I think clGetKernelWorkGroupInfo() API must help
Note that this API will return what is the size that is safe to use for that device.
While enqueuing a kernel, one can specify anything that one wants.
So, that way, the actual workgroup size with which a kernel is executing now is not a property of the cl_kernel object.
The application has to track all these.
clGetKernelWorkGroupInfo() returns the following:
How am I supposed to get work group number out of these?
IMHO, you are interested in knowing the number of workgroups inside the kernel. The API suggested above is useful while you are spawning workgroups from host side.
To get number of workgroups from kernel space use size_t get_num_groups (uint dimindx)
To get the workgroup number a thread belongs to use size_t get_group_id (uint dimindx)
I'd prefer to get group number from host side.
How do I use suggested API?
What do you mean by that? How can you get group number from host code, work-groups will only execute on device.
You can set the number of work-groups to whatever value you please in host code, or you can query the runtime to give you a favorable work-group size.
1. I want to know HOW MANY WORK GROUPS are being executed.
Check the argument globalsize and localsize in clEnqueueNDRangeKernel function.
Number of Workgroups = globalSize / local Size
2. I want to know how can I set the number of work groups myself.
You can set the same values for setting the number of workgroups. Keep in mind, that local size perfectly divides globalSize.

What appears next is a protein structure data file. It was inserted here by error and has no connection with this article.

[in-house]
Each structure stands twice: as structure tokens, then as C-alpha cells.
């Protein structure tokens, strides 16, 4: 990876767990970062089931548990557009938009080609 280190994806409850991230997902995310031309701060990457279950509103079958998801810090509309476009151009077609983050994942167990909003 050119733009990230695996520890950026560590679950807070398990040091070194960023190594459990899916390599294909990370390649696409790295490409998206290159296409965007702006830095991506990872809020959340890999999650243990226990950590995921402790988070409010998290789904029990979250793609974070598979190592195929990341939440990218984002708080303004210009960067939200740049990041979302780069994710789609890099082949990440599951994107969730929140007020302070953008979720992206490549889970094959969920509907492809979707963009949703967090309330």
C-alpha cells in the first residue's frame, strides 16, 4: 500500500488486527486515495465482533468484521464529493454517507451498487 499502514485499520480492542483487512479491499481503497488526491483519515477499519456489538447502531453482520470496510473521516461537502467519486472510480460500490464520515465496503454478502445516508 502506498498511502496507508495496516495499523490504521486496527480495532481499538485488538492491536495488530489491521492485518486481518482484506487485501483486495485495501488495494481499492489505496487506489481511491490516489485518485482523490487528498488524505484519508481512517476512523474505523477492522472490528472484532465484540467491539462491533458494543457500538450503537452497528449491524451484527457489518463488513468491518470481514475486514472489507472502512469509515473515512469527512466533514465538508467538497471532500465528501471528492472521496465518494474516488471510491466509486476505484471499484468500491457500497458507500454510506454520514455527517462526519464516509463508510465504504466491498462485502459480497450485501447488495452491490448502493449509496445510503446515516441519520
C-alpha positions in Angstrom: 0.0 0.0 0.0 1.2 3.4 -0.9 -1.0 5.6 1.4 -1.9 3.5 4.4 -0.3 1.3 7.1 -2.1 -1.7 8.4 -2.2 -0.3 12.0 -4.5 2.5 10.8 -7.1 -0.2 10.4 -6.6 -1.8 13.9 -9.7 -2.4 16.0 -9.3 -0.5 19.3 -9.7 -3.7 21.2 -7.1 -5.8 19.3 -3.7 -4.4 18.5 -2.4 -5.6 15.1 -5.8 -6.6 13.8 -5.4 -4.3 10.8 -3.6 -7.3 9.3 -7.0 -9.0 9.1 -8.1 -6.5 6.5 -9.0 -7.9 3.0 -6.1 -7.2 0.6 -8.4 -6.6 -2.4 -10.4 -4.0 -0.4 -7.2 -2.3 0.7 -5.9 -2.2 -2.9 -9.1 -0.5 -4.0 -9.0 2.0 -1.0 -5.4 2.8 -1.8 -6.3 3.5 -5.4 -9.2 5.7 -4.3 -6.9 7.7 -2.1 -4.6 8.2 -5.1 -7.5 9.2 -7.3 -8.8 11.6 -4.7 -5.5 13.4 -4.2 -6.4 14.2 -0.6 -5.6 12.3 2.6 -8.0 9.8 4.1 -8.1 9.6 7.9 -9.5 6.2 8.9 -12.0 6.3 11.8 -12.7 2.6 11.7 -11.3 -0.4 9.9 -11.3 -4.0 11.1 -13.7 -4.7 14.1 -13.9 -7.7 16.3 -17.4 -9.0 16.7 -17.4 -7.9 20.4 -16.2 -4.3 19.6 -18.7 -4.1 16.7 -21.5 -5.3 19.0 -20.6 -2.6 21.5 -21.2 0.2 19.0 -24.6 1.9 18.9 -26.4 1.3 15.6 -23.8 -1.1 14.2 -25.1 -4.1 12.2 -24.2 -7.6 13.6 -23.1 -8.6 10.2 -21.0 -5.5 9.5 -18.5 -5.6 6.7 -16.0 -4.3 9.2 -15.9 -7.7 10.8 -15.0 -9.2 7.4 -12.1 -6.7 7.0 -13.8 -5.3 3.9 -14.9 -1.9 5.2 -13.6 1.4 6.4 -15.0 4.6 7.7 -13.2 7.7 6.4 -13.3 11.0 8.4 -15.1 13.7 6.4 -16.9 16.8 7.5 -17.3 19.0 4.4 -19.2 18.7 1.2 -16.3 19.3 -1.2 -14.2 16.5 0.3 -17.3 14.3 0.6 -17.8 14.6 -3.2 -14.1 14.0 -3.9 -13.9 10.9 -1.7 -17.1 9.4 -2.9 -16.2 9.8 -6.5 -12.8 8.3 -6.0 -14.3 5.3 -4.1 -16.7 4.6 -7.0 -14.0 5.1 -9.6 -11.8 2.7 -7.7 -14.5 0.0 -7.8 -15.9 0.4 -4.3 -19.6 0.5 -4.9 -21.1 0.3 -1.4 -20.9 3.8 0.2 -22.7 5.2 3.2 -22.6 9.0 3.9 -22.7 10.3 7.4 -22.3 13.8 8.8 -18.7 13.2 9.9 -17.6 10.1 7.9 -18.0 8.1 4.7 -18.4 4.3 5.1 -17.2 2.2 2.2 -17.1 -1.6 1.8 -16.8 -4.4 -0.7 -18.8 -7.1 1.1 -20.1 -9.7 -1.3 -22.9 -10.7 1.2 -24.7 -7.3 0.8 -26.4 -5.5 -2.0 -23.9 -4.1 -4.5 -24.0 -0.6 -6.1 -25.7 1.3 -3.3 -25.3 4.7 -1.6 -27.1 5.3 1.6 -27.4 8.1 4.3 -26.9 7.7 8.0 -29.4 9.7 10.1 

As far as I understand the number of work groups can not be more than maximum work group number for any given device.
If I use the "Number of Workgroups = globalSize / local Size" equation as you suggest I get some unreal results.
For example I have globalSize around 1,000,000,000 (2^30 to be exact) and maximum local Size is 256. Your equation gives the Number of Workgroups = 4,194,304. One of my devices has maximum number of workgroups 248, the other 256.
Where are you getting these maximum workgroup numbers?
My guess about your numbers is that a tahiti card with 32 cores can have 8 workgroups per core due to barrier resources, so it would be able to support 256 concurrent workgroups if they had more than one wavefront each. It could support thousands of concurrent single-wavefront workgroups, though, because the workgroup consumes no significantly limited resources in that case over what the wavefront itself does.
If the runtime lets you launch a billion work items, then you will get enough workgroups to satisfy that. They won't all be concurrent and instead will have their entry onto the device serialized such that more will be launched as others complete, freeing resources in the process, but they will be run eventually.